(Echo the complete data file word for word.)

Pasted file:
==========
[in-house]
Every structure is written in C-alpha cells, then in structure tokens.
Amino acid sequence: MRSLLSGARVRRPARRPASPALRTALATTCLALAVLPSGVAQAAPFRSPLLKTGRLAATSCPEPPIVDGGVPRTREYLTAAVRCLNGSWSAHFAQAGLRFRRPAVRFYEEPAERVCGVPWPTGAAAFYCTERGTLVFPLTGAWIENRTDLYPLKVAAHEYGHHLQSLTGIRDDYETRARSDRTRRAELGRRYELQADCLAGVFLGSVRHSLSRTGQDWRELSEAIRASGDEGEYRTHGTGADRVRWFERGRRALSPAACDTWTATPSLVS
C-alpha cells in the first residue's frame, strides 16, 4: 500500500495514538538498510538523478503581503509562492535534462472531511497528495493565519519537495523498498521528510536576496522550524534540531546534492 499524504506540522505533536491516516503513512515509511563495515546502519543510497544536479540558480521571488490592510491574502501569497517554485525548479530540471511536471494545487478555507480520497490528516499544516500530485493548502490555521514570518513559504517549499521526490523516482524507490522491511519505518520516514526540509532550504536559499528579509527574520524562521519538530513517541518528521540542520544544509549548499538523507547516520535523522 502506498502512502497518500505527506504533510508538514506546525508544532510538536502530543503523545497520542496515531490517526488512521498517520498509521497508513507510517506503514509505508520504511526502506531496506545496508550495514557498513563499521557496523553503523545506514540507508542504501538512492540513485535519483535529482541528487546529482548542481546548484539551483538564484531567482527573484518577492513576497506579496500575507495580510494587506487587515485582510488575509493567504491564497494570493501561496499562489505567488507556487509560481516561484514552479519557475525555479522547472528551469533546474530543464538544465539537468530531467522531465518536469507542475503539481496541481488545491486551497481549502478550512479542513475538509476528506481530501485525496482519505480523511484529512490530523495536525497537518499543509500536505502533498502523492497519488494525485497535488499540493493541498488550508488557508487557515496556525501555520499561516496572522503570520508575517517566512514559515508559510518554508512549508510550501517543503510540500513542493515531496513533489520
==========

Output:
[in-house]
Every structure is written in C-alpha cells, then in structure tokens.
Amino acid sequence: MRSLLSGARVRRPARRPASPALRTALATTCLALAVLPSGVAQAAPFRSPLLKTGRLAATSCPEPPIVDGGVPRTREYLTAAVRCLNGSWSAHFAQAGLRFRRPAVRFYEEPAERVCGVPWPTGAAAFYCTERGTLVFPLTGAWIENRTDLYPLKVAAHEYGHHLQSLTGIRDDYETRARSDRTRRAELGRRYELQADCLAGVFLGSVRHSLSRTGQDWRELSEAIRASGDEGEYRTHGTGADRVRWFERGRRALSPAACDTWTATPSLVS
C-alpha cells in the first residue's frame, strides 16, 4: 500500500495514538538498510538523478503581503509562492535534462472531511497528495493565519519537495523498498521528510536576496522550524534540531546534492 499524504506540522505533536491516516503513512515509511563495515546502519543510497544536479540558480521571488490592510491574502501569497517554485525548479530540471511536471494545487478555507480520497490528516499544516500530485493548502490555521514570518513559504517549499521526490523516482524507490522491511519505518520516514526540509532550504536559499528579509527574520524562521519538530513517541518528521540542520544544509549548499538523507547516520535523522 502506498502512502497518500505527506504533510508538514506546525508544532510538536502530543503523545497520542496515531490517526488512521498517520498509521497508513507510517506503514509505508520504511526502506531496506545496508550495514557498513563499521557496523553503523545506514540507508542504501538512492540513485535519483535529482541528487546529482548542481546548484539551483538564484531567482527573484518577492513576497506579496500575507495580510494587506487587515485582510488575509493567504491564497494570493501561496499562489505567488507556487509560481516561484514552479519557475525555479522547472528551469533546474530543464538544465539537468530531467522531465518536469507542475503539481496541481488545491486551497481549502478550512479542513475538509476528506481530501485525496482519505480523511484529512490530523495536525497537518499543509500536505502533498502523492497519488494525485497535488499540493493541498488550508488557508487557515496556525501555520499561516496572522503570520508575517517566512514559515508559510518554508512549508510550501517543503510540500513542493515531496513533489520